Signer Harris Architects completes mixed-use facility for students with special educational needs
Within the Adolescent Center’s envelope is 28,000 sq ft devoted to numerous student activities and the faculty and administrative spaces that support them, including a 15-unit dormitory with expansive common area, kitchen and dining facilities, and a roof terrace. There are also eight classrooms, a gymnasium with regulation-sized basketball court, and two amphitheaters - one corresponding with the building’s ‘Grand Stair’, and the other terraced into a dominant hill on the campus.
The expansion is dominated by two primary architectural forms. The pale, sandstone coloured 'box' houses the gymnasium, and is punctuated by an enormous sliding door which opens to integrate the interior and exterior spaces; the horizontal bar-like structure is comprised of classrooms and a residence hall, articulated architecturally to reflect functional differences – while the residence hall is clad in brick, the classrooms below are finished in sandstone-colored blocks. These two forms meet at a central lobby at contrasting angles, creating a strong linear expression, where warm natural wood defines the shared gathering spaces and primary circulation for the building.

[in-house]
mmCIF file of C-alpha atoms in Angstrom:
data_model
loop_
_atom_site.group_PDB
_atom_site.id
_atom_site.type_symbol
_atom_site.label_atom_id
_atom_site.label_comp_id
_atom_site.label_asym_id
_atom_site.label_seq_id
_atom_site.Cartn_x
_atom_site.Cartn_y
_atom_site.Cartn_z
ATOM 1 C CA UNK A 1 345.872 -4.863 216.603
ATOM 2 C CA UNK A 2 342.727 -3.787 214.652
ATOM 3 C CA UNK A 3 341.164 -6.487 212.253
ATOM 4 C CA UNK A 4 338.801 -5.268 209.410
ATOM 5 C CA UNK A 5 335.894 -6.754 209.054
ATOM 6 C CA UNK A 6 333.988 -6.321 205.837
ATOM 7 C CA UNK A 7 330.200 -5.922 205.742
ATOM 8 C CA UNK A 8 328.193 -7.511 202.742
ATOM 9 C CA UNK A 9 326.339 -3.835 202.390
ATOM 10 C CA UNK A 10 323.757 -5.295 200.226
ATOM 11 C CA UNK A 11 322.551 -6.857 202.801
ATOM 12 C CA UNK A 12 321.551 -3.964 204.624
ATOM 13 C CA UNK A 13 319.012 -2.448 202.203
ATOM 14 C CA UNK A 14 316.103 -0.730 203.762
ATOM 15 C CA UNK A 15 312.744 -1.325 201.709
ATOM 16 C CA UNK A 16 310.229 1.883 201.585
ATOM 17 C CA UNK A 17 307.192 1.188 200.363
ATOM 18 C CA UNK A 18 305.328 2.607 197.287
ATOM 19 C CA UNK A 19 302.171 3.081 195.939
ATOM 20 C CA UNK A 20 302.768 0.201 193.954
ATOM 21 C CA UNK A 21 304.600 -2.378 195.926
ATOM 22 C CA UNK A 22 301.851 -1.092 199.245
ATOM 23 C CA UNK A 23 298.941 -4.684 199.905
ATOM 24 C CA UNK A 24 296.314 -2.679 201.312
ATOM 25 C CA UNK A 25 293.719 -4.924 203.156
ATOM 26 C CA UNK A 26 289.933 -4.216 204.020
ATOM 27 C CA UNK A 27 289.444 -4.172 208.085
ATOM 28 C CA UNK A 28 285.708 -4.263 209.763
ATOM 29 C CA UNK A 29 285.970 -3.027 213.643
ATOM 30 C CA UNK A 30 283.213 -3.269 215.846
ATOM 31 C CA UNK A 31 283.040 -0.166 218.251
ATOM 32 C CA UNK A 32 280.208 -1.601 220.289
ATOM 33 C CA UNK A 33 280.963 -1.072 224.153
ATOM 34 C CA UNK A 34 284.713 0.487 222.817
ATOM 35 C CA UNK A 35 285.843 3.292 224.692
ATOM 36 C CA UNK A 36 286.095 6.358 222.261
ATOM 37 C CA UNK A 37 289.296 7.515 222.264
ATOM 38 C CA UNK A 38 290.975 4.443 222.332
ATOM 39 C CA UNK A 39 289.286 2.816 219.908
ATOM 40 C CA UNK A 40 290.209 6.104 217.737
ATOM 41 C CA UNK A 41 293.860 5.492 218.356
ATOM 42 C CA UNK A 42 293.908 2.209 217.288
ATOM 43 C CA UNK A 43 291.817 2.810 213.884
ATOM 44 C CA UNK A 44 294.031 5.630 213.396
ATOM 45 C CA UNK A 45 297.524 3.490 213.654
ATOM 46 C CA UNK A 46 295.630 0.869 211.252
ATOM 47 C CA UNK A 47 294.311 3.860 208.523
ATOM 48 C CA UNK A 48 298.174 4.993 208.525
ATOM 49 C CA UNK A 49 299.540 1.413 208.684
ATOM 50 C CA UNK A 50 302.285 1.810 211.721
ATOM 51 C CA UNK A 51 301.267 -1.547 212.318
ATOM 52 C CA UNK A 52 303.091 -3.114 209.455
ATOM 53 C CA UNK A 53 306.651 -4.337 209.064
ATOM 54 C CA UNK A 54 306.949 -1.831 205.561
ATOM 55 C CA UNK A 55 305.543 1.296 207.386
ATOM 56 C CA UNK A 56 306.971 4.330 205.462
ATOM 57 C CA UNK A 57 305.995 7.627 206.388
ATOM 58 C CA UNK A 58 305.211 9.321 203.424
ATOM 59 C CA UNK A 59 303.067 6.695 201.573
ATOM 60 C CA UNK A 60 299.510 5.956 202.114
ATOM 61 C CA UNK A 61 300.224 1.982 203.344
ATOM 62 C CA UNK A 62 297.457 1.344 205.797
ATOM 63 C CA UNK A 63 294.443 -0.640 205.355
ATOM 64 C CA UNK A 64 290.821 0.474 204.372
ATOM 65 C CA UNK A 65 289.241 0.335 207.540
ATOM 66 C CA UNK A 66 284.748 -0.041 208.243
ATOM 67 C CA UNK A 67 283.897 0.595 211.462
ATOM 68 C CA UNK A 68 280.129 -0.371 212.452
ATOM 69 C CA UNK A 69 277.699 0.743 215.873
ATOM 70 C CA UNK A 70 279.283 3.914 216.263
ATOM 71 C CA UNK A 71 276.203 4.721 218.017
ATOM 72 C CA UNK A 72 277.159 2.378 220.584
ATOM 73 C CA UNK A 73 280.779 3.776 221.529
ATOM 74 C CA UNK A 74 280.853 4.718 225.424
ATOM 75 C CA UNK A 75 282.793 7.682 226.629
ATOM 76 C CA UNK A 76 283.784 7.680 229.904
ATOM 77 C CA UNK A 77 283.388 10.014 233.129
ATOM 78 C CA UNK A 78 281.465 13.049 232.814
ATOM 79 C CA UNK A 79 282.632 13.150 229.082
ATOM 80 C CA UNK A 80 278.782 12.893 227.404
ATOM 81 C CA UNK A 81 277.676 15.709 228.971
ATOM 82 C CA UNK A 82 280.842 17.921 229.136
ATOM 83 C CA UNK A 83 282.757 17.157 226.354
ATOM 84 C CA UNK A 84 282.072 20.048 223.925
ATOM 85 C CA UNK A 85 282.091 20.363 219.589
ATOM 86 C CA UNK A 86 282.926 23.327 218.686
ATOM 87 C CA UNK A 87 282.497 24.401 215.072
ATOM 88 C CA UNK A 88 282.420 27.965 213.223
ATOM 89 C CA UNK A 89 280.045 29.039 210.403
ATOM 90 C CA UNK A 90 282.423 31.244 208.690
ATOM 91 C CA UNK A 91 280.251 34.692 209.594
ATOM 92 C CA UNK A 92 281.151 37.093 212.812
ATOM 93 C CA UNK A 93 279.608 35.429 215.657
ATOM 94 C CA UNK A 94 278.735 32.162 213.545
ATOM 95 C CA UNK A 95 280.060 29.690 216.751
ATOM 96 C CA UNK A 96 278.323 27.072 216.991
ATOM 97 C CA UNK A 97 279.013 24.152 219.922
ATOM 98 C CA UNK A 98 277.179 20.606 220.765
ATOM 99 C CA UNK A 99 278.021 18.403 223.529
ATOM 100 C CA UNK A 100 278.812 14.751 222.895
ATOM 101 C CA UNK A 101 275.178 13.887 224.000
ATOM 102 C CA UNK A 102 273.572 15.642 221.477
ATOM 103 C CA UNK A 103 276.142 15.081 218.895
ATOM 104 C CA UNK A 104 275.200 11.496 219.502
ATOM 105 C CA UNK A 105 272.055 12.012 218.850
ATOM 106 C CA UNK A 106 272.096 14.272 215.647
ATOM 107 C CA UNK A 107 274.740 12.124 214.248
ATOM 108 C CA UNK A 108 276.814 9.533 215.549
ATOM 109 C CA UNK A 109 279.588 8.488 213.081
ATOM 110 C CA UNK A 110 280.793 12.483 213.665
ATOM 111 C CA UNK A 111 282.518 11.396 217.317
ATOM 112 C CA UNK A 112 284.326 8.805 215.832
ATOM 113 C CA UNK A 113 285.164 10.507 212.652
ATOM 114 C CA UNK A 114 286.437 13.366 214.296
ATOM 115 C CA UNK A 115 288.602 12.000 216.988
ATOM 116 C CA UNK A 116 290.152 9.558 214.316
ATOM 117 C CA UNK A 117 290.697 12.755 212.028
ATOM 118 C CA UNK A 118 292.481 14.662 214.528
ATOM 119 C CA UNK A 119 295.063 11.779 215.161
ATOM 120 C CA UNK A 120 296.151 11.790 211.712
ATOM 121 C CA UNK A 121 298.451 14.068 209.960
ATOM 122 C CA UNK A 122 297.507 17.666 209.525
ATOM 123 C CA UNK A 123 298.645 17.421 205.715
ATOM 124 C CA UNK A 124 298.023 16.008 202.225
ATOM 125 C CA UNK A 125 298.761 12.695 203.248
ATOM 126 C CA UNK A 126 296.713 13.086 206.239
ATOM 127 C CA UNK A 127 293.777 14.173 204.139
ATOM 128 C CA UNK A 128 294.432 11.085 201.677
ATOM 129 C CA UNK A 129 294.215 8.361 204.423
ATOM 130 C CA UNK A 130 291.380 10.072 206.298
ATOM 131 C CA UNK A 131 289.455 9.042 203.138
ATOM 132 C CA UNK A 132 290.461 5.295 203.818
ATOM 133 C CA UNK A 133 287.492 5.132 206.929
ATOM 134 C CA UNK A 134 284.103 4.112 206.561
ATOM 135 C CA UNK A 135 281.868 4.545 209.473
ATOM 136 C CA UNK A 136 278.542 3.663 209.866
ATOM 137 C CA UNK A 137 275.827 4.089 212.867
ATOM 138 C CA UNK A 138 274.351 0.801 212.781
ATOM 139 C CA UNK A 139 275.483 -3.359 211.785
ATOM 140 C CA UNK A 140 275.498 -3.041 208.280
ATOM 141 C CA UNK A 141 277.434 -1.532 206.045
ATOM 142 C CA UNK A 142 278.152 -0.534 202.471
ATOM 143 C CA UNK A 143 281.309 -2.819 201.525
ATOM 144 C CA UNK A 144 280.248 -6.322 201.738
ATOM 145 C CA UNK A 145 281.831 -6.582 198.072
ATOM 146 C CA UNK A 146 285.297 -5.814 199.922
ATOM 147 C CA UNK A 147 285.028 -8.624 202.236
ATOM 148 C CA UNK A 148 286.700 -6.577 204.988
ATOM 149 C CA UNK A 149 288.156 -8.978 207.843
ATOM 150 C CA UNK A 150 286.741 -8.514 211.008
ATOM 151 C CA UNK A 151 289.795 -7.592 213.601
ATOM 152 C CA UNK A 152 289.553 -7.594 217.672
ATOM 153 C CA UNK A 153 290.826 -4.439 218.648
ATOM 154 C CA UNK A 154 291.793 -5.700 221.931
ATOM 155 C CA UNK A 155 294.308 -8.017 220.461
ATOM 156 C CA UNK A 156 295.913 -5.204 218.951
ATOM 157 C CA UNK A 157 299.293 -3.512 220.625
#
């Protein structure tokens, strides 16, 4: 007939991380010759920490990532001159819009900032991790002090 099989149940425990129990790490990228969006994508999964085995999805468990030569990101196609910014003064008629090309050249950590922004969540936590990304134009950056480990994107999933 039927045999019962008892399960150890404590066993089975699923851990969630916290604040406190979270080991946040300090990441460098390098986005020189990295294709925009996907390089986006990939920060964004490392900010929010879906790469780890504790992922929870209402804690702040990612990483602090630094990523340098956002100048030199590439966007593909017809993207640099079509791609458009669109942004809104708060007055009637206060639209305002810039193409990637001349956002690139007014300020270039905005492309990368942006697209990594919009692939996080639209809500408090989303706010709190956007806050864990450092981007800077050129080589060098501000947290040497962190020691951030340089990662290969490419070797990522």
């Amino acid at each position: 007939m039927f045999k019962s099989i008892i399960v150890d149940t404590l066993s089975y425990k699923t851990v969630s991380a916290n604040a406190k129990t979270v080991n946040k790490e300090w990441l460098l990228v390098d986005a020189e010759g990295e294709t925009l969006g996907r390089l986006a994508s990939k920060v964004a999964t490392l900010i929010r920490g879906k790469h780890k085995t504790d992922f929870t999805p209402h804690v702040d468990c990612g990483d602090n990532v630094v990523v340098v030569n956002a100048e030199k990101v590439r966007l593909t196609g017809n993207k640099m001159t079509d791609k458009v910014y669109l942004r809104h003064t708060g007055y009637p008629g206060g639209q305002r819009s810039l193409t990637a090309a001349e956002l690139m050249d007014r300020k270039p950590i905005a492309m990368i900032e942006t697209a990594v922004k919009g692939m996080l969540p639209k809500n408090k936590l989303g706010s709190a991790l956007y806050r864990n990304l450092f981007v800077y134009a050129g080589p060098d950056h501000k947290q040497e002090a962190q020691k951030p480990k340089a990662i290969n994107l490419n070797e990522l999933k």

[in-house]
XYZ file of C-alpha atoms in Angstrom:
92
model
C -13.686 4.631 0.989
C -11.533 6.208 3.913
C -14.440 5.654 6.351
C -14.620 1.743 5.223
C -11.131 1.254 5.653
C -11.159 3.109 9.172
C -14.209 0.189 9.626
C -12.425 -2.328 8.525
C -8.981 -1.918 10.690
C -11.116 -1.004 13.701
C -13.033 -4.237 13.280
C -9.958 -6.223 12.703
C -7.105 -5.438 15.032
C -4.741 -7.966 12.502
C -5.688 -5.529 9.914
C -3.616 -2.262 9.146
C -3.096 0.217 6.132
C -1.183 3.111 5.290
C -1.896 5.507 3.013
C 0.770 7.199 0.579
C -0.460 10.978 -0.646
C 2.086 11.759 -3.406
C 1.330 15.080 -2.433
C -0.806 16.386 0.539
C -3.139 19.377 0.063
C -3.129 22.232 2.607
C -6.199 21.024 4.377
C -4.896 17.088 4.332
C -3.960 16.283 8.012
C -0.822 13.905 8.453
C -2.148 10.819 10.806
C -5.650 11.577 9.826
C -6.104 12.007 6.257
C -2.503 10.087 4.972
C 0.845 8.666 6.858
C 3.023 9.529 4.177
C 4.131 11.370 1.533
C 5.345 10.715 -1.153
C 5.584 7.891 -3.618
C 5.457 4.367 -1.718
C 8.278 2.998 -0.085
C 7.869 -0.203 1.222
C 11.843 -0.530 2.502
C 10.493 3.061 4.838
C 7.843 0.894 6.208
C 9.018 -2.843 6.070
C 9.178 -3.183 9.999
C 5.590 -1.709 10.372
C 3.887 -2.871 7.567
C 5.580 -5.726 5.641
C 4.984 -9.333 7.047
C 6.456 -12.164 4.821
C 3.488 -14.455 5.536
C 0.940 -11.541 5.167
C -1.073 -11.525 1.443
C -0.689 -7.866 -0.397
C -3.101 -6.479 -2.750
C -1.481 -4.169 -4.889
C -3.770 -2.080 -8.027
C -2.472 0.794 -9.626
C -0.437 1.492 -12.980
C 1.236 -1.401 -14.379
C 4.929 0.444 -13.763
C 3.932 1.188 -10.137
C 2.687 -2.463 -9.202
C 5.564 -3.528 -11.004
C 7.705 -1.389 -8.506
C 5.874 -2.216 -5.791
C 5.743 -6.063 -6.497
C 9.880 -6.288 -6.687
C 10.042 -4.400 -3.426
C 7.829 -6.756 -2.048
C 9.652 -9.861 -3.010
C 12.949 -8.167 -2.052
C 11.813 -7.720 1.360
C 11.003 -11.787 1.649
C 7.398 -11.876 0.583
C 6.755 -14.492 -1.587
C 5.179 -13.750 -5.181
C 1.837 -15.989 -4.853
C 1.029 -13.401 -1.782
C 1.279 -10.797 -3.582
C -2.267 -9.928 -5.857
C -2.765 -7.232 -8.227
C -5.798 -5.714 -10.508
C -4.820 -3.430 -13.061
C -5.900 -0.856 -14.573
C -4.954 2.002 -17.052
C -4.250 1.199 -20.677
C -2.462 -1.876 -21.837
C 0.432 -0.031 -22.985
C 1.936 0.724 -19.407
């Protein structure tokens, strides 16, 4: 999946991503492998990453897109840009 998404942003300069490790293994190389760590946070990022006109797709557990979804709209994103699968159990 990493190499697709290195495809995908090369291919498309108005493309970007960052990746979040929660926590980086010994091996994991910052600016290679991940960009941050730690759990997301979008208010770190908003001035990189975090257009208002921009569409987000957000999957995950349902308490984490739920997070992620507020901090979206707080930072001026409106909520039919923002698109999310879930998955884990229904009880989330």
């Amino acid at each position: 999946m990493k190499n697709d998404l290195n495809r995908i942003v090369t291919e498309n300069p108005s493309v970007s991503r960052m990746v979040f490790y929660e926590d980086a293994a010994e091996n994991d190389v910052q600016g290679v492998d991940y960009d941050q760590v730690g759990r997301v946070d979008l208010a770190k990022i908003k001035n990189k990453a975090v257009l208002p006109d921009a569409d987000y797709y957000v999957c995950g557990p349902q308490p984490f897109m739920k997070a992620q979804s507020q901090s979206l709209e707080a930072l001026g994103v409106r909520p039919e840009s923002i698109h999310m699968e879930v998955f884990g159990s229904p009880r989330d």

The Adolescent Center is equipped with occupiable circulation and interstitial spaces – the indoor and outdoor amphitheatres – which help constitute and reinforce a spirit of community. By locating these community-oriented spaces at the crossroads between major program pieces, granting them commodious proportions relative to private spaces, and finishing them to a high level of detail with a palette of rich materials, the design telegraphs St. Ann’s commitment to crafting a vibrant and connected community.
The mixed-use program benefits the school by creating a unique and specific 'campus' experience built around the Adolescent Center’s overlapping programs and community spaces and around its siting.The design supports an integrated learning experience and creates conditions for efficiency and synergy between programs. Locating classrooms within a residential building has several advantages: not only does it allow these spaces to be re-programmed in the evening to support a variety of student activities, from club meetings to tutoring, it has the consequence of reducing the square footage needed to satisfy the institution’s programming requirements by optimising each classroom’s hours of use.
The project was completed in May of 2008.